Anup Srivastava Wins Best Paper Award

Srivastava, an assistant professor of business administration, received the award at this year’s annual European Financial Management Association conference.

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Tuck Professor Anup Srivastava
Tuck professor Anup Srivastava co-authored an award-winning study examining borrower behavior.

Anup Srivastava, an assistant professor of business administration at Tuck who specializes in accounting and capital markets, was one of three co-authors of a working paper to receive the Larry Lang Corporate Finance Best Paper Award from the European Financial Management Association (EFMA).

Srivastava, along with Hyun Hong and Ji Woo Ryou received the award on June 30 at the EFMA conference in Athens, Greece. The award recognizes “the research paper that has the most potential to advance our understanding in the field of corporate finance,” according to the EFMA announcement.  

The co-authors won the award for their Tuck working paper “You Blinked: The role and incentives of managers in increasing corporate risks following the inception of credit default swap trade.” In it, they studied what happens to borrower behavior when a lender obtains insurance, in the form of a credit default swap (CDS), on a loan. They hypothesized that the insurance would cause the lender to reduce its monitoring efforts on the borrower, which would then, in turn, cause the borrower to engage in more risky investments to increase the values of call options built into shareholder investments. The authors’ findings did not align with their hypothesis, on average.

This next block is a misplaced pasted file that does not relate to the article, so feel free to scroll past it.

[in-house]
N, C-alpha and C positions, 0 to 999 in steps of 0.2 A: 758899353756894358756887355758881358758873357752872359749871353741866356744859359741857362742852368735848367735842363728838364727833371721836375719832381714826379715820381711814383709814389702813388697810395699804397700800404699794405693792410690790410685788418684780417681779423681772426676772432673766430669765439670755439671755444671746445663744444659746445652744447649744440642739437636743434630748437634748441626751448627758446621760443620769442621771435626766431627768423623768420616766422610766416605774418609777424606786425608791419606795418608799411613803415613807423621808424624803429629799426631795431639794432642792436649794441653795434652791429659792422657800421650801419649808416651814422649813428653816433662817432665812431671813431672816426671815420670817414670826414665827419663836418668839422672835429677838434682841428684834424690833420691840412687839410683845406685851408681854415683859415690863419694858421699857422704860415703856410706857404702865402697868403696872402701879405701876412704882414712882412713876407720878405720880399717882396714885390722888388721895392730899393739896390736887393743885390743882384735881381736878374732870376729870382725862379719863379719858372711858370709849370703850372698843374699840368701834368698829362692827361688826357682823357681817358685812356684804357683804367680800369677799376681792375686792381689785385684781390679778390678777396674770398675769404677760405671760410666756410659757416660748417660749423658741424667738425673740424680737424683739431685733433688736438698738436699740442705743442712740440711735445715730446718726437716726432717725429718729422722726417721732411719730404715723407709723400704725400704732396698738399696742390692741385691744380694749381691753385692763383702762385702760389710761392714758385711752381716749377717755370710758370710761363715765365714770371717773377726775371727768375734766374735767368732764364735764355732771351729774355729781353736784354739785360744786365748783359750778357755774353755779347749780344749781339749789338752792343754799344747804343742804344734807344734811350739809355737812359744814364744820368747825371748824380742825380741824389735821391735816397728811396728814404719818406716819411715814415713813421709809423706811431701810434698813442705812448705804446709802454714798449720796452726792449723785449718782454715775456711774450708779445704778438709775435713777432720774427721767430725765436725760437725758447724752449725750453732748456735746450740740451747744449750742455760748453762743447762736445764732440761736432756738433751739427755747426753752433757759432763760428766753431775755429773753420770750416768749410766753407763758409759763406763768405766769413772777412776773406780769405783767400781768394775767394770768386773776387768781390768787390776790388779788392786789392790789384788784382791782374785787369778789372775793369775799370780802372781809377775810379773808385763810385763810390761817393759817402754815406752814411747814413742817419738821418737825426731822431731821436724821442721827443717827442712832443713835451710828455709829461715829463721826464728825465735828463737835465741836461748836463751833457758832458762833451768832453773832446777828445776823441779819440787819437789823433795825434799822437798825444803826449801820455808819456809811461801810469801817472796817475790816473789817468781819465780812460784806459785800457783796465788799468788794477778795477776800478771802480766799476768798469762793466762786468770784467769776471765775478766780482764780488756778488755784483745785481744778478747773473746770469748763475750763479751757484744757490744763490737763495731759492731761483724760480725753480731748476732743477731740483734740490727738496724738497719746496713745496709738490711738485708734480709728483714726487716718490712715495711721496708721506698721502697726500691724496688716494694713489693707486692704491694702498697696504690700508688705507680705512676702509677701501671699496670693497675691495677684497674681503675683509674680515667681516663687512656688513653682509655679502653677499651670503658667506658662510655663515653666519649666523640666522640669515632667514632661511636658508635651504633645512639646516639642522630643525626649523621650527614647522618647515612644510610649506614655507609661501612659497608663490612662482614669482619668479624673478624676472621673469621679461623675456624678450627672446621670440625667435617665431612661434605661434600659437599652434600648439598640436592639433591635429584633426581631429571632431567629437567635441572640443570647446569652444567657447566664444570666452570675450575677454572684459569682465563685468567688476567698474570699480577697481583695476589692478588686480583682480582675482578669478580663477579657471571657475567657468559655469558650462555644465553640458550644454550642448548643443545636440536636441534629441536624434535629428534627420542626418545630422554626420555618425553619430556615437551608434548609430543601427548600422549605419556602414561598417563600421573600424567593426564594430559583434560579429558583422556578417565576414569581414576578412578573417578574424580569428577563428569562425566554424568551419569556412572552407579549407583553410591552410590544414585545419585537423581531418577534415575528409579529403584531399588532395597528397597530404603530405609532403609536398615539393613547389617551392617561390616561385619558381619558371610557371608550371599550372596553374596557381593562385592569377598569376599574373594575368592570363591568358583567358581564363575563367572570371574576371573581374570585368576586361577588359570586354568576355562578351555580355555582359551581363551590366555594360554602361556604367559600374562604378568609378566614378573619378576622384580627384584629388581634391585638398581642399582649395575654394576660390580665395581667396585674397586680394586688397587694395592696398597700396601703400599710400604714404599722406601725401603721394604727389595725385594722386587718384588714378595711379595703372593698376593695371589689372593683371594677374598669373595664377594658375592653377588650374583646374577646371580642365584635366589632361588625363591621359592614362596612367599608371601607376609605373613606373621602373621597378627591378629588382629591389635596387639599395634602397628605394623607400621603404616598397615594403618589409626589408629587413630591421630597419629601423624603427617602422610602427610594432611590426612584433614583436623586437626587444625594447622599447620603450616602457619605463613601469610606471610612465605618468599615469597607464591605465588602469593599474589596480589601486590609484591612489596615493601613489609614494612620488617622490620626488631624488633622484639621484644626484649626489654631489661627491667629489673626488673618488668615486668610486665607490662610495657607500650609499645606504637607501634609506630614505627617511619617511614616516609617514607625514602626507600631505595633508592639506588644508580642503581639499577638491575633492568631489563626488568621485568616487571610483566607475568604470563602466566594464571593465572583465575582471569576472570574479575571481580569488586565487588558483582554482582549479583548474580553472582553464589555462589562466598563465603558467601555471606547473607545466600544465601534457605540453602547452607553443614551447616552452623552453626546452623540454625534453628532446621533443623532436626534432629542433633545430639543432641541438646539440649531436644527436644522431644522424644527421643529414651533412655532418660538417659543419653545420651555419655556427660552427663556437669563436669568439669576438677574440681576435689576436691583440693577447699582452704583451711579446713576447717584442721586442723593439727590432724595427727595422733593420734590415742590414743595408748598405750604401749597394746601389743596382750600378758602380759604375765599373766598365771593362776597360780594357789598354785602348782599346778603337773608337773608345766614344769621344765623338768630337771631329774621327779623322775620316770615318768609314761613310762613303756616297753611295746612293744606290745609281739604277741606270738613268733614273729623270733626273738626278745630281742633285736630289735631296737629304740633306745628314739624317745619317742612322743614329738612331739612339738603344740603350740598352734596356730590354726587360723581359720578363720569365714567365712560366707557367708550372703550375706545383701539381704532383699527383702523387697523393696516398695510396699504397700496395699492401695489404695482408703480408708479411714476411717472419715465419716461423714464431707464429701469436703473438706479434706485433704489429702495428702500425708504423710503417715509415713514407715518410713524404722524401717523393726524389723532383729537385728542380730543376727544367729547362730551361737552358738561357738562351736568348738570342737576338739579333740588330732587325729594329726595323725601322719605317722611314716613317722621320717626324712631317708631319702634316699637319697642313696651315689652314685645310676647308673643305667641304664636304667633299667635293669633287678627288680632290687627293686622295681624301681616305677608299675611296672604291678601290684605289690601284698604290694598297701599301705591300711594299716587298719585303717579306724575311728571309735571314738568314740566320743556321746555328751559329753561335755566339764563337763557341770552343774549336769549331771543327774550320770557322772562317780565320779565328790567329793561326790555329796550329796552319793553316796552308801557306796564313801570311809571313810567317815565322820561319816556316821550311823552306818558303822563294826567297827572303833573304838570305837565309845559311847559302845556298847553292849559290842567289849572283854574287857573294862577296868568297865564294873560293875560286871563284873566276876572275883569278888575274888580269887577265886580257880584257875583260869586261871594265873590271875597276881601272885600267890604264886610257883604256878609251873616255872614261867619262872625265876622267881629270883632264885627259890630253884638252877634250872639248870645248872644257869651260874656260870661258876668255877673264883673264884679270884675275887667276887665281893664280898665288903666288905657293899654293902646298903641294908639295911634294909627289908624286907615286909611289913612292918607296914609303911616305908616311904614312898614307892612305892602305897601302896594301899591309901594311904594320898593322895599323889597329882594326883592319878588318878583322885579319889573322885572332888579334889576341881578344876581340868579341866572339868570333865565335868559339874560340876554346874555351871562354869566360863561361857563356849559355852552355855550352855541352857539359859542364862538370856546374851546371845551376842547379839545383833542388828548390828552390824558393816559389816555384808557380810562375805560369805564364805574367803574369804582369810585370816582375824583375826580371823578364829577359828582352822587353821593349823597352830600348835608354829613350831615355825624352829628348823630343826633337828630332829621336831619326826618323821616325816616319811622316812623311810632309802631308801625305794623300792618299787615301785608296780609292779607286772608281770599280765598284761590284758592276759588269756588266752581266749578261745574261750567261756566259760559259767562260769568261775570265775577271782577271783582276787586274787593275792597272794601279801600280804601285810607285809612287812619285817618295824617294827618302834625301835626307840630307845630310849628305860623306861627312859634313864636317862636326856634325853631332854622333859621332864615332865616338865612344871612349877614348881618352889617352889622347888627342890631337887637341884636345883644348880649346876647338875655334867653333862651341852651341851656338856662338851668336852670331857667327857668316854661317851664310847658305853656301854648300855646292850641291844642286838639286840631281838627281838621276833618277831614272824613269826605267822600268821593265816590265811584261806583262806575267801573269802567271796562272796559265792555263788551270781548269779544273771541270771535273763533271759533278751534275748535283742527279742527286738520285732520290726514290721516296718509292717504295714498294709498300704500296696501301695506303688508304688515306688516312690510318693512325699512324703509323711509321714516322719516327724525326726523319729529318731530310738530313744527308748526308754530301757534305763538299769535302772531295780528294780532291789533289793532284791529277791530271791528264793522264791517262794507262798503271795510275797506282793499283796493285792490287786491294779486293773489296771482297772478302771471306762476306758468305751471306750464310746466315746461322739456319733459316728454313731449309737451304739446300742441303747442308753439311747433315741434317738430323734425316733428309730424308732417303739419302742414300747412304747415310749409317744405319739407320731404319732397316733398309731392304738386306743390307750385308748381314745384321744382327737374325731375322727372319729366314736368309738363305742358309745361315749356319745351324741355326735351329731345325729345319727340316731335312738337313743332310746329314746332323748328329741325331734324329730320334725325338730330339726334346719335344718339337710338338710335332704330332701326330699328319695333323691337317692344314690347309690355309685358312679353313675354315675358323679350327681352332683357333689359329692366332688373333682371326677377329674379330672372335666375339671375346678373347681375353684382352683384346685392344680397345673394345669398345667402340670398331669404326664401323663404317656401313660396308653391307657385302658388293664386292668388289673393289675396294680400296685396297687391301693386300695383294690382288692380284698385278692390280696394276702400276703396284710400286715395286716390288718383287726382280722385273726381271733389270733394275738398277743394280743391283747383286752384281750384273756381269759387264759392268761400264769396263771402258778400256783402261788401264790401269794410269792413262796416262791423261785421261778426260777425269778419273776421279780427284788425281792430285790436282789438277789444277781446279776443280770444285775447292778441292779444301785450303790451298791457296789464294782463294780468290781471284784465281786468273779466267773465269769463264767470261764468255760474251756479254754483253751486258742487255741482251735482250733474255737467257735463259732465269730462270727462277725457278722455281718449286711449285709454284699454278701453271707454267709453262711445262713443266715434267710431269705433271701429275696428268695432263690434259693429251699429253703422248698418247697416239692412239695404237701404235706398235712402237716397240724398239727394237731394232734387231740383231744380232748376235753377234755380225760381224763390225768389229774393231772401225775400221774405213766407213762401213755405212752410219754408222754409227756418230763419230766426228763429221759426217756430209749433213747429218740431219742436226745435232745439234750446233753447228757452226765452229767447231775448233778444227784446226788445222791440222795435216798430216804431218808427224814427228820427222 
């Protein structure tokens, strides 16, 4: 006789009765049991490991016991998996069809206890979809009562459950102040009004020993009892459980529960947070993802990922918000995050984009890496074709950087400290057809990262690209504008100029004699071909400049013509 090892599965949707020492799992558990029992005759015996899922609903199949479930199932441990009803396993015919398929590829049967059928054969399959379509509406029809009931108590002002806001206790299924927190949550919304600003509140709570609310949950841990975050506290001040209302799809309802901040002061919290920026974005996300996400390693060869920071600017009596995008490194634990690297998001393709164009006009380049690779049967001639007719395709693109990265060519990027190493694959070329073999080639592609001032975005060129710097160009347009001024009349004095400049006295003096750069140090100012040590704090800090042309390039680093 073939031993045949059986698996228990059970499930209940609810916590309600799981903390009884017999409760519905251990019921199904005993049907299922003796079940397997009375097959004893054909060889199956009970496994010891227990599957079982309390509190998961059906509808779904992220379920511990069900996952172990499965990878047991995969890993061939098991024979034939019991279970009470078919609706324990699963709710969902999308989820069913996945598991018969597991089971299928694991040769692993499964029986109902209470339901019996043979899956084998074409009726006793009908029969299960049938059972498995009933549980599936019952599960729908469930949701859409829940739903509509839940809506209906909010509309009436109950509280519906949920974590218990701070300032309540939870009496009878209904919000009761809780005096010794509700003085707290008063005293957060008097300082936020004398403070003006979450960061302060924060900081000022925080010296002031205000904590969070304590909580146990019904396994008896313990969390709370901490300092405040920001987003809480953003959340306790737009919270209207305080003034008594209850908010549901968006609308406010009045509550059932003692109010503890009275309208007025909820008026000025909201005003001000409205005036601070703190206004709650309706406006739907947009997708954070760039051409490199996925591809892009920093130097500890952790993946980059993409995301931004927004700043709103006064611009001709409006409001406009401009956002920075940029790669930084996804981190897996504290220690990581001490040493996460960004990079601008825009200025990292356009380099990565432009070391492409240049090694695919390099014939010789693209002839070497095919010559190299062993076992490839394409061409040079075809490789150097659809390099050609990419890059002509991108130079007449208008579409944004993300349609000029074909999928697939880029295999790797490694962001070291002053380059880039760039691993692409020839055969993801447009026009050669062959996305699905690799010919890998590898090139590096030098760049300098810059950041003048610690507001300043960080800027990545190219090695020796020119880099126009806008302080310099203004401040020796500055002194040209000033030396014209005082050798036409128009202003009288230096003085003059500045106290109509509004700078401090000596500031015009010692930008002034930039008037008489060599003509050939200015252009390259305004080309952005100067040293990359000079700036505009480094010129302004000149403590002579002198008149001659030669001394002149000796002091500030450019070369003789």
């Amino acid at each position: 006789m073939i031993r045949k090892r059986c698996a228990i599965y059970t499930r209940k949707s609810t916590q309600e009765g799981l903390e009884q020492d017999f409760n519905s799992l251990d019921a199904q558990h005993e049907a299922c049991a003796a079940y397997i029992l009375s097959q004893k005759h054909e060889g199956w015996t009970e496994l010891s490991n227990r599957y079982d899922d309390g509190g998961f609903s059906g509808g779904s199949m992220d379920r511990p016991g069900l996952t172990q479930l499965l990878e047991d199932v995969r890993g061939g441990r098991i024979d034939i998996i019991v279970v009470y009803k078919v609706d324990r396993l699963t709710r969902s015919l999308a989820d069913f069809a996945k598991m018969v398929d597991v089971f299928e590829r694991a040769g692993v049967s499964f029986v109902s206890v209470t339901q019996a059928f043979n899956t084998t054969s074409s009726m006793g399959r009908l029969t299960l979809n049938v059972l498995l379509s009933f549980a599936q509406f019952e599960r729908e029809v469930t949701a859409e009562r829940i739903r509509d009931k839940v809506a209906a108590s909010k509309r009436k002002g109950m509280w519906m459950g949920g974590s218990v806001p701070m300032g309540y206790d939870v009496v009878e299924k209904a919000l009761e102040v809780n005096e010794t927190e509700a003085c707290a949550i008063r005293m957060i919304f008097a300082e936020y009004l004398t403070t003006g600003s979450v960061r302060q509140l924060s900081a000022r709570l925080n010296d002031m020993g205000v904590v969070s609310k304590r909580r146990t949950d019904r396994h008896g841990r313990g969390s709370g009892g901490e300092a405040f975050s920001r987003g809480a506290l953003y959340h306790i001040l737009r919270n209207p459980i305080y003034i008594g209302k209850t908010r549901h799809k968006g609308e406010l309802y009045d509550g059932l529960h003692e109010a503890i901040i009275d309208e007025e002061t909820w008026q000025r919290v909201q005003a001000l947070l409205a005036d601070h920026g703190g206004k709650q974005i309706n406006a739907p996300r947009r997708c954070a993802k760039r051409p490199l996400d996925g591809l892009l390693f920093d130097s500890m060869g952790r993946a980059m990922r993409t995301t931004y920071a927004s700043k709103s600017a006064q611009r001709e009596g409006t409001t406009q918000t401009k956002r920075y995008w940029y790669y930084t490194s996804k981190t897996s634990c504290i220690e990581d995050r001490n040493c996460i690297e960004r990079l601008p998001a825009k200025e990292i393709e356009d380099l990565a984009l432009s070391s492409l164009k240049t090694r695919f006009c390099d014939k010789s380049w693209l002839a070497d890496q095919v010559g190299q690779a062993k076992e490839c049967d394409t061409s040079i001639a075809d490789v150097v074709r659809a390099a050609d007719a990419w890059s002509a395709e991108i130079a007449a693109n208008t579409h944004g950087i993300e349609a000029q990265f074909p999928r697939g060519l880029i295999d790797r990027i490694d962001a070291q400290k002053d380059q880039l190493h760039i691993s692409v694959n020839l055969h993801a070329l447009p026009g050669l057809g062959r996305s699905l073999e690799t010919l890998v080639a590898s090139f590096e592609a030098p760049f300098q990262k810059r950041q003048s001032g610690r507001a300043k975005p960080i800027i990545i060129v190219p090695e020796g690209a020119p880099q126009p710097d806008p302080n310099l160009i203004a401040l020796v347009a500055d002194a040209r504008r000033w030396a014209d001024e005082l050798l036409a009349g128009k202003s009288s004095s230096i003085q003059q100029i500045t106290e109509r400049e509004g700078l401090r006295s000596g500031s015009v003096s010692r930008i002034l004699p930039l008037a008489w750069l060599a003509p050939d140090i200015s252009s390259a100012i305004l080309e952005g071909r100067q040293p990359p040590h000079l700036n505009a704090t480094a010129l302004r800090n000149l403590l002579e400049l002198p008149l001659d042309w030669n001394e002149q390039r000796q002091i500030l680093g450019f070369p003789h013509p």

The authors then argue that their stated hypothesis ignores the interests of managers, the third key stakeholder in modern corporations, characterized by a separation of ownership and control. When the authors considered the interests of managers, they found that the borrowing company changes its investment policy in the interest of lenders or shareholders depending on the managerial incentives. If managers’ wealth increases convexly with firm assets, then the borrowing firm increases riskier investments, benefiting shareholders but harming lenders’ interests. If managers’ compensation structure makes them risk averse, then they pursue more conservative investment policies, consistent with lenders’ interests.

“Our results show that shareholders do not always lose upon CDS inception …because of increased threat of foreclosure from lenders who lose interest in efficient continuation of the company,” they write. “Shareholders could benefit from the increased value of a call option built into their investments, when managers enhance activities that were previously constrained by lender monitoring.”